Our Environmental Enforcement team may take action against you, if you commit an environmental crime. These offences cover a range of dangerous or antisocial behaviour which harms the safety or quality of life of the community. Typical examples are not disposing of your waste properly, such as fly tipping, littering or allowing your dog to foul public areas or other people's property. In most cases, you will receive a Fixed Penalty Notice (FPN), though in more serious cases, we may prosecute you.
Fixed penalty amounts and payment deadlines
Below is a table of the typical fines for different environmental offences. You have 28 days to pay, or we may take you to court. In the case of littering, you can get a reduction in the amount of the fine, if you pay early (within 14 days of the date of issue of your FPN).
|Offence||Full charge||Early payment amount (within 14 days)|
|Dropping litter in the street, or from a vehicle||£150||£100|
|Not putting out domestic waste or recycling properly||£60||N/a|
|Giving household waste to an unlicensed company for disposal||£300||N/a|
|Allowing your dog to foul a street or public space||£50||N/a|
|Not putting commercial waste out properly||£100||N/a|
|Failure to produce a waste transfer note for commercial waste||£300||N/a|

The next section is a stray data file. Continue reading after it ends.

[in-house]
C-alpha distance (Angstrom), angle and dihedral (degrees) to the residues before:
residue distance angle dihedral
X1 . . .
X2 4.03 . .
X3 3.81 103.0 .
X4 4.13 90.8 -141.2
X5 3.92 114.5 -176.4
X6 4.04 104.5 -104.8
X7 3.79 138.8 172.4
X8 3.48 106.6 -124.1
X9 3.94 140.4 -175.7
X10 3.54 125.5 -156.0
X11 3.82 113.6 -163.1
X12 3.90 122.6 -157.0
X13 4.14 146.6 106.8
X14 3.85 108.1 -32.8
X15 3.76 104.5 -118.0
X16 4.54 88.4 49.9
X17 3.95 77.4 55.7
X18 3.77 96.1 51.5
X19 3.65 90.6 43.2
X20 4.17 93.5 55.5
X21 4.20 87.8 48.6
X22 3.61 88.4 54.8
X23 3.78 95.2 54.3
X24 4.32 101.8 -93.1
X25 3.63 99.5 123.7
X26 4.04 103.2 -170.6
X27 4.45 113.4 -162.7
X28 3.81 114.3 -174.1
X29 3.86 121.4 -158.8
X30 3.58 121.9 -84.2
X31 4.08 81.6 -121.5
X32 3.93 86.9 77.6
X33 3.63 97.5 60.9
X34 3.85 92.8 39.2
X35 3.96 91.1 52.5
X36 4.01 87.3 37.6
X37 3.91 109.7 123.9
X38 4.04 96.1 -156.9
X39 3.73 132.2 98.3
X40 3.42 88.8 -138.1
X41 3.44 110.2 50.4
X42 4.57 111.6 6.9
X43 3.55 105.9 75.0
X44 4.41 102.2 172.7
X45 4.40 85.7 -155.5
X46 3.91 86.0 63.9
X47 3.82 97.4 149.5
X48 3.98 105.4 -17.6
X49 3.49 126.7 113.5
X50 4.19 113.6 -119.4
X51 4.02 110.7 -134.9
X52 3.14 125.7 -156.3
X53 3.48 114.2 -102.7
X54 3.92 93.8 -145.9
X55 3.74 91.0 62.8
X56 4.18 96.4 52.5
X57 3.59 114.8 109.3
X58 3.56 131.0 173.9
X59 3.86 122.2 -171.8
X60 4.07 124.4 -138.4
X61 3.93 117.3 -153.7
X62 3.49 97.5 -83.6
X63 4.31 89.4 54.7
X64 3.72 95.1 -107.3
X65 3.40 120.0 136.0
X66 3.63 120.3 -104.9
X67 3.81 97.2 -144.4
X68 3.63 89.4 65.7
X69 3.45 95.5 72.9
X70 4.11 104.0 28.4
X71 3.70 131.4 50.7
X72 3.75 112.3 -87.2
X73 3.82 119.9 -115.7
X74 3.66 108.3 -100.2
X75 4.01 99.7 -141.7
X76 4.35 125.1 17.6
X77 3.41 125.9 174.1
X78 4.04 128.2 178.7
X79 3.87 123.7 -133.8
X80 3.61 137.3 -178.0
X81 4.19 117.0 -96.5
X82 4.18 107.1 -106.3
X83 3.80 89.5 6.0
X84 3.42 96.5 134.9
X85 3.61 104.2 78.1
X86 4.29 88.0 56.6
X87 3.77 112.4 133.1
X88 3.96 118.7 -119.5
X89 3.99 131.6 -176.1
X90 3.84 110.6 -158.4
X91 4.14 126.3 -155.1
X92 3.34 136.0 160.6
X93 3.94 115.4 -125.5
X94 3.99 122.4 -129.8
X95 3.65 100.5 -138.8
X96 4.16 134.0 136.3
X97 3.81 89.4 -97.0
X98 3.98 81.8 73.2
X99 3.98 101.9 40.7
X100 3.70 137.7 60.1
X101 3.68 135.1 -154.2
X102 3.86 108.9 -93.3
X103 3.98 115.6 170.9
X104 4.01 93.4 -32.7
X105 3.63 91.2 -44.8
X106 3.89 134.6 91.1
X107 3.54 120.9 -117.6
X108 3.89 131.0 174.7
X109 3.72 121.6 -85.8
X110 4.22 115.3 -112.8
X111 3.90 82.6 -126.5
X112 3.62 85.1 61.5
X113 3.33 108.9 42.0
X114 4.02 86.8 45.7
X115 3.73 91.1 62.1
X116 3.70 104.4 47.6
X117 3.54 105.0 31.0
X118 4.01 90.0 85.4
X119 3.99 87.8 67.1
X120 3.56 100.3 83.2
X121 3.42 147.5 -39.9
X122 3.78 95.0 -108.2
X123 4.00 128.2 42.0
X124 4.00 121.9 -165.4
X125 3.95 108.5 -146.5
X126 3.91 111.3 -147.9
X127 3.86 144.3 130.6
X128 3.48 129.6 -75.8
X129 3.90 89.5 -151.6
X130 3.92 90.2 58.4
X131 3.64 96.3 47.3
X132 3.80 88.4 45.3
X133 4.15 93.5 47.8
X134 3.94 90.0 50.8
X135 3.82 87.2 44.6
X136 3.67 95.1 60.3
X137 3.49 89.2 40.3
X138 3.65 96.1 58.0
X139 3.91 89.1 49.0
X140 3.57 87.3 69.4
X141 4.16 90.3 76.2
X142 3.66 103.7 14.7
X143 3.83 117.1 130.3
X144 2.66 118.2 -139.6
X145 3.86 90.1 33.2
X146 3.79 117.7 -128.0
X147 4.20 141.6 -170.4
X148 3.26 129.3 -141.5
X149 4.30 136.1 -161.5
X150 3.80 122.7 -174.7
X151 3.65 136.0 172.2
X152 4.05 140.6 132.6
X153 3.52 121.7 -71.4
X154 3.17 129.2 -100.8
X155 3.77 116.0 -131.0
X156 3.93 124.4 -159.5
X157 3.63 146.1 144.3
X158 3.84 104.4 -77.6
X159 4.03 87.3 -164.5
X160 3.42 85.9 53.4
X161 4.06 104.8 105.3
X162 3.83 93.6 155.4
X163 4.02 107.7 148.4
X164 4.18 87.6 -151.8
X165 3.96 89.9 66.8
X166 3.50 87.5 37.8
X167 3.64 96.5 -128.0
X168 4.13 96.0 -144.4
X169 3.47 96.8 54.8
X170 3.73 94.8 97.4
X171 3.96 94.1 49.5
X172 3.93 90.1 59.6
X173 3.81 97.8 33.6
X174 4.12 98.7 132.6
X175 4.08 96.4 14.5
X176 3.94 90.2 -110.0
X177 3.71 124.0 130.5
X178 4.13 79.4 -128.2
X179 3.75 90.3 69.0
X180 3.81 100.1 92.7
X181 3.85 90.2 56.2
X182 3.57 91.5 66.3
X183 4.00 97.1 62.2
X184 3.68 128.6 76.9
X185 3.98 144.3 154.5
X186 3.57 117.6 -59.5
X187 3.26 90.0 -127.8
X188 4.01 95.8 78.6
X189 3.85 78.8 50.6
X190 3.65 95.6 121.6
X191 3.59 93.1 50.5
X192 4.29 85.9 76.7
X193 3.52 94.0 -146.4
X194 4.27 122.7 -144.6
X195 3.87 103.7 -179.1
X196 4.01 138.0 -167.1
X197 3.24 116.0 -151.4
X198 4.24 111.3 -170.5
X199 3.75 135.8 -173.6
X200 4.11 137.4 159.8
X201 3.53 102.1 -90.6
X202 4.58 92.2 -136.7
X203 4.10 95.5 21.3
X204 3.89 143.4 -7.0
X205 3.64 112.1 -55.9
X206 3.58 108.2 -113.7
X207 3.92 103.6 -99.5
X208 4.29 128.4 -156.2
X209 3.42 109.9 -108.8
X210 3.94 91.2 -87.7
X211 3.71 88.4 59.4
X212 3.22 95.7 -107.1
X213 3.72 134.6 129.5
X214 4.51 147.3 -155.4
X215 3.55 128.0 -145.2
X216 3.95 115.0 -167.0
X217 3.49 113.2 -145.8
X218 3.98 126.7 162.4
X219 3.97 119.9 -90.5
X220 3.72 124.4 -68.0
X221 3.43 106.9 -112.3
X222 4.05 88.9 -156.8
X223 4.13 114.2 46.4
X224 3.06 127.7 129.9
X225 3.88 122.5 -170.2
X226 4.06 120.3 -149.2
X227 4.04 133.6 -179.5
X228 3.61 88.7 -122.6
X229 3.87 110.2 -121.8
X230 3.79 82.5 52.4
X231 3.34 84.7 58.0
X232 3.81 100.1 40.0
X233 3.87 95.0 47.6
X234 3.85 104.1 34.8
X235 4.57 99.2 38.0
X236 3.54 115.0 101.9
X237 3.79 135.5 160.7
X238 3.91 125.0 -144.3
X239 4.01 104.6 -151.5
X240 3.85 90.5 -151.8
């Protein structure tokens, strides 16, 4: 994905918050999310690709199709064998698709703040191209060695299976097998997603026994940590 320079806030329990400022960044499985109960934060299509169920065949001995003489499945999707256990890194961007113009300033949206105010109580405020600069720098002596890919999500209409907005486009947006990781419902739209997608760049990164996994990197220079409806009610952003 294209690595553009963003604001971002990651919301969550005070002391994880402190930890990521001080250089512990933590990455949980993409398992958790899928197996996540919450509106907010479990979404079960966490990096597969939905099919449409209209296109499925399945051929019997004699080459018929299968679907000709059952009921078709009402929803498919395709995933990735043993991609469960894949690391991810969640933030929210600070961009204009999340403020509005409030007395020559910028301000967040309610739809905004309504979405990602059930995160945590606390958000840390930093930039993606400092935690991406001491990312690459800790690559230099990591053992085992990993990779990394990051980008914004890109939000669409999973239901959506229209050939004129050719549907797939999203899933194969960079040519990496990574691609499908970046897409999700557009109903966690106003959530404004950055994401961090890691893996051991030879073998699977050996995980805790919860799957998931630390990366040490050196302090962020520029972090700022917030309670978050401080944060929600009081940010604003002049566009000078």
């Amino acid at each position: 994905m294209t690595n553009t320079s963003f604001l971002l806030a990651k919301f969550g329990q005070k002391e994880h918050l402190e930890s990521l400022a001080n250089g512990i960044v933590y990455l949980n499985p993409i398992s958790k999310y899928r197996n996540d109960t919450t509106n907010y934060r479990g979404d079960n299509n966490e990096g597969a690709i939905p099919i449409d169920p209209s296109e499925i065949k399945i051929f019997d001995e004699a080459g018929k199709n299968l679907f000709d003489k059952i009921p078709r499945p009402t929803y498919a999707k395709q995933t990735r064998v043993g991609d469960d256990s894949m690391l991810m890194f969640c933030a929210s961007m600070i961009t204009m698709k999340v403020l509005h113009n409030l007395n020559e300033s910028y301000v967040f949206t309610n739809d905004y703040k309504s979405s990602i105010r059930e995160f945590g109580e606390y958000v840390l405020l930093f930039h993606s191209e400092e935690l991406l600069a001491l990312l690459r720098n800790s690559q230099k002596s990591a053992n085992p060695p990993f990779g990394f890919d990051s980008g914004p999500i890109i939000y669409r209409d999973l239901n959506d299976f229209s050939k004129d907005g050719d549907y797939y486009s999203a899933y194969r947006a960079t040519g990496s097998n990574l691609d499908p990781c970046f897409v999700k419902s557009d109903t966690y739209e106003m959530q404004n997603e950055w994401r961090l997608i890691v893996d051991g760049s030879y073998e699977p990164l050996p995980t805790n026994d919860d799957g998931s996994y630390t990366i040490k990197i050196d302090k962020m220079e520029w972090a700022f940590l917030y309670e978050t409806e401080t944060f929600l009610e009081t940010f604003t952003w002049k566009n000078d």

|Failure to comply with a Community Protection Notice||£75||N/a|
Before you pay
Before paying the fine on your Fixed Penalty Notice, you will need the following information:
- The reference number of your FPN (the number starts BA18, but may vary in length, and the combination of letters and numbers which follow)
- Your debit or credit card number
How to make your payment
You can pay your fine online using a debit or credit card.
If you disagree with the penalty charge
There is no formal appeal process for Fixed Penalty Notices issued for criminal behaviour, but we will review any case where you disagree with the charge you have received.
If we still believe you have committed an offence, after reviewing all available evidence, we will explain the decision to you.
If you fail to pay the charges
If you still disagree that you have committed an offence, or you fail to pay the fine for another reason, we will refer the case for a formal prosecution via the magistrate’s courts. It will then be up to the court to determine whether or not an you have committed an offence, and whether or not any penalty should be imposed.
If the court decides you still have to pay the fine, there may be extra legal costs to be paid.